The problem with the subscription economy

Consumers often find themselves paying for online services they forgot they’d signed up for. Businesses face similar challenges.

If I hadn’t decided to browse through the promotions tab in Gmail one day last week, I probably would have missed it: a receipt from PayPal for an $85 payment to the Apple App Store. The charge was unfamiliar, and the receipt contained little information, so I had to call Apple to resolve the mystery.

It turned out the fee was for a language-learning app my daughter had downloaded and forgotten to uninstall before its two-week free trial period expired. This situation is not uncommon; nearly half the consumers surveyed by said they had signed up for free trials that automatically renewed without their knowledge.

The experience got me to wonder what other subscription charges were quietly posting to my credit card every month. I did a quick back-of-the-envelope inventory, jotting down all the periodicals, streaming media services, software, and cloud applications that I could think of, along with the estimated costs. I stopped when the annual total exceeded $2,500.

Fees aplenty

I’m not alone in being a little taken aback at how much subscriptions were costing me. Consulting firm West Monroe recently released the results of its survey of 2,500 U. S. consumers about their subscription spending. Among the findings:

  • People spend an average of $273 on subscription services each month, or more than $3,200 per year. That’s up 15% over 2018.
  • Most people haven’t a clue about how much they’re spending. In fact, their average estimates were off by an even wider margin than they were in the same study three years ago, with 46% of respondents underestimating their subscription costs by more than $200 per month.
  • Not a single person who was surveyed was aware of their actual monthly spending on subscription services.
  • Most people described themselves as “happily hooked” on their services, with subscribers to books, streaming music, and pet supplies the happiest. A relatively small number said they were unhappy, led by fashion subscription boxes (24%) and digital newspapers and magazines (20%).

Hooked on subs

Subscriptions are now the norm in our as-a-service world. Financial services firm UBS predicts that the global “subscription economy” will more than double to $1.5 trillion by 2025. Zuora, which makes software that enables companies to offer subscriptions, says subscription spending has grown six-fold over the last nine years, and subscription-based businesses grow five to eight times faster than those that deal in more conventional unit pricing.

It is astonishing how many goods and services are now available this way. You can buy meals, groceries, car washes, personal training regimens, razors, toothbrushes, and dog food by the month. My home security provider charged me nothing for the equipment or installation to protect my house knowing that it has permission to dip into my bank account for $60 per month for as long as I live there.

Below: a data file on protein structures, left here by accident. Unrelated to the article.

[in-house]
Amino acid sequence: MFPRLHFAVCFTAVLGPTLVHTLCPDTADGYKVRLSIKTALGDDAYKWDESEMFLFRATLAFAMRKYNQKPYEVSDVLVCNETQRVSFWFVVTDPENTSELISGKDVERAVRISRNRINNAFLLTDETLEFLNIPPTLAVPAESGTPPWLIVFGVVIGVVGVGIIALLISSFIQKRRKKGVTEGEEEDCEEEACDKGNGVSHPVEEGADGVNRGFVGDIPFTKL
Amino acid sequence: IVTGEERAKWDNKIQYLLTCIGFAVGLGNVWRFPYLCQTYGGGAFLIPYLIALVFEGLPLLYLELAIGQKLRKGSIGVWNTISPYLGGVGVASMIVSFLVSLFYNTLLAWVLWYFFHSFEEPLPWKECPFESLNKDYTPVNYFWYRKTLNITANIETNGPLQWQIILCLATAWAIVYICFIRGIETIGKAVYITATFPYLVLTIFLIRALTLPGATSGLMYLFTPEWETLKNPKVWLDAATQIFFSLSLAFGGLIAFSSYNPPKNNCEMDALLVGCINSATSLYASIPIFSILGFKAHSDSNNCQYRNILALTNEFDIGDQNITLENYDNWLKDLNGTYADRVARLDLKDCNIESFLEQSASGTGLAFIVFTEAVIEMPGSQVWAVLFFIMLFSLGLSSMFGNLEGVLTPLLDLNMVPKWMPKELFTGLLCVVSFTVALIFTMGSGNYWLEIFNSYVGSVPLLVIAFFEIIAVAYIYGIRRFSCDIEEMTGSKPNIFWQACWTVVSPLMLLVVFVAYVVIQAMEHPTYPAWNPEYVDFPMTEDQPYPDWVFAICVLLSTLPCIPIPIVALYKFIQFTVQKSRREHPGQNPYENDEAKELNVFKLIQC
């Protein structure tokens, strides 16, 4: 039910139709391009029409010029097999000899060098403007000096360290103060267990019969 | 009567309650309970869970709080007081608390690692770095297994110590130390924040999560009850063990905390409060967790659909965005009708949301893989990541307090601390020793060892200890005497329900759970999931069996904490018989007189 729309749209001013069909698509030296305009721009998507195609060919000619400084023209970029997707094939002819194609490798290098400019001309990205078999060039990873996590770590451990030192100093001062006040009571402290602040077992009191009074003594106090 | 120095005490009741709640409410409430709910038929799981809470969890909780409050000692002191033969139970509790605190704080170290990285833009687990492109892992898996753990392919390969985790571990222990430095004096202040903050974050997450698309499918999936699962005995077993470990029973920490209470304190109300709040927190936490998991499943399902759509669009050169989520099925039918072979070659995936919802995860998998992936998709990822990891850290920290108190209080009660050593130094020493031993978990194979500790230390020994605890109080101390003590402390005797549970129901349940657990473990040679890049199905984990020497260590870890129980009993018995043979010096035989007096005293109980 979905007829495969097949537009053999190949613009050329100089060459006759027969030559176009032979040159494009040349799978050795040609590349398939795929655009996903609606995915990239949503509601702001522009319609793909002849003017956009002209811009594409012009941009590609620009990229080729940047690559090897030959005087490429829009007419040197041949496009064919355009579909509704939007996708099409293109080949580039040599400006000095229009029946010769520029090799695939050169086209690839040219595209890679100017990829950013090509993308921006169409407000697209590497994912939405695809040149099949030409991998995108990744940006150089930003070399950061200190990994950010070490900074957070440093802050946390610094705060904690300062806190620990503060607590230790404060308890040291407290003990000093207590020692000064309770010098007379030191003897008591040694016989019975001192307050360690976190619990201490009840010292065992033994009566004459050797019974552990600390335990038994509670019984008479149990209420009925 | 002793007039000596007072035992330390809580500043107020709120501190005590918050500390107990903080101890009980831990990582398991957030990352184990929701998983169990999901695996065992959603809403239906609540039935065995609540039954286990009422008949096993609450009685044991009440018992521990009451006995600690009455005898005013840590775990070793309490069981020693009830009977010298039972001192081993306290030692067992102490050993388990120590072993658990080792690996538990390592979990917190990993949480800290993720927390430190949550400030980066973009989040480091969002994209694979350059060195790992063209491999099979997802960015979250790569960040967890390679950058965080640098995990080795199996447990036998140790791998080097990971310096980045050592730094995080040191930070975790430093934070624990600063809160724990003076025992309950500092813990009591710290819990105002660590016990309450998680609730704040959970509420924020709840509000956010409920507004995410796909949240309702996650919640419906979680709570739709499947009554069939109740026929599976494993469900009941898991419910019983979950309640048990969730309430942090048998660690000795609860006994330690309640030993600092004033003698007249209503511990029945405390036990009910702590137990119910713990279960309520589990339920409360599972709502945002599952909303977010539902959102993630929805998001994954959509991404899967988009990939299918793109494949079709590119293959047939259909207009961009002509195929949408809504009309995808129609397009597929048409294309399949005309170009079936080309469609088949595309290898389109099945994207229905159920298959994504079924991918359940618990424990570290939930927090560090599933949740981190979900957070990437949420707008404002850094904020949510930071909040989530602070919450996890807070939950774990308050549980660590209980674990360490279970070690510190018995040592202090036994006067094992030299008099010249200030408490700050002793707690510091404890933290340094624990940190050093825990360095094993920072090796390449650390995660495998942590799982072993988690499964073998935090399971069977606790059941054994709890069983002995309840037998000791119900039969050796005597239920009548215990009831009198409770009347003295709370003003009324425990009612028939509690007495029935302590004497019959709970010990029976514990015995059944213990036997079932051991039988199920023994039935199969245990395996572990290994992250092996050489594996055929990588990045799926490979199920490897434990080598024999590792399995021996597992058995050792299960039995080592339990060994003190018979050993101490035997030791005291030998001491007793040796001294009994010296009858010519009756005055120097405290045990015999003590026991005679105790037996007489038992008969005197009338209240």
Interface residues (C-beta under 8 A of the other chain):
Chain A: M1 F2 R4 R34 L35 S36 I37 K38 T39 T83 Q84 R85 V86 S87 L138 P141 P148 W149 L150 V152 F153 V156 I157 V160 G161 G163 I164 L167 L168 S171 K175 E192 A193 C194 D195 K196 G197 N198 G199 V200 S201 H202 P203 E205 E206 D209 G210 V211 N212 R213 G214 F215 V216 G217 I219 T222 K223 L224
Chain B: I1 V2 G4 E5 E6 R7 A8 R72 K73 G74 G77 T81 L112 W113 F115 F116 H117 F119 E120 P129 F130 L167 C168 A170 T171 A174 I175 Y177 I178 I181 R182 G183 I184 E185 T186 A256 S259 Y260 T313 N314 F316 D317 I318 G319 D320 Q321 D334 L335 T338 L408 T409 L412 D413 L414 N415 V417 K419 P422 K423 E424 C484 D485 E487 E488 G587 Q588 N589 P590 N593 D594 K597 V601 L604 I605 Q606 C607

Businesses love subscriptions. The model eases sticker shock by amortizing costs over months so that the cost appears almost trivial, enabling those “cup of coffee per day” promotions. Subscriptions simplify upselling and cross-selling by lowering cost objections and make it easier to onboard customers with the promise that they can quit at any time.

The dirty little secret is that most customers don’t quit. Rather, the monthly fees become background noise on their credit card statements, which many people don’t read anyway. Stated another way, if you drank 20 cups of coffee per day, you would probably notice the cost (or at least the tremors). Most of us are drinking 20 cups per day right now without giving it a thought.

Getting control

Naturally, technology has an answer. “Freemium” apps like Bobby and TrackMySubs keep a list of your subscriptions and notify you of renewal dates so you can cancel those you don’t want to keep. Trim and Truebill take a more activist approach. Both offer concierge-like functionality that can cancel services on your behalf or, in Truebill’s case, negotiate more favorable fees. Be aware that you do have to provide these services with some personal information and account accesses to get the full value.

You don’t need an app to get a handle on pricing. Start by never choosing an auto-renew option unless you’re absolutely positive you want to keep the service for a long time. If you initiate a free trial, make a note in your calendar to cancel it before it expires.

Don’t make the same mistake I did; be sure to enable the Ask to Buy feature in Family Sharing on your Apple devices to require any purchases made by your offspring to be submitted to you for approval. If you’re an Android user, set up your Google Play Store account to require authentication.

Finally, it doesn’t hurt to occasionally cancel even the subscriptions you like. Some will offer you attractive retention offers that can save you money. Although in my case, Apple’s App Store didn’t seem interested.

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Copyright © 2021 IDG Communications, Inc.

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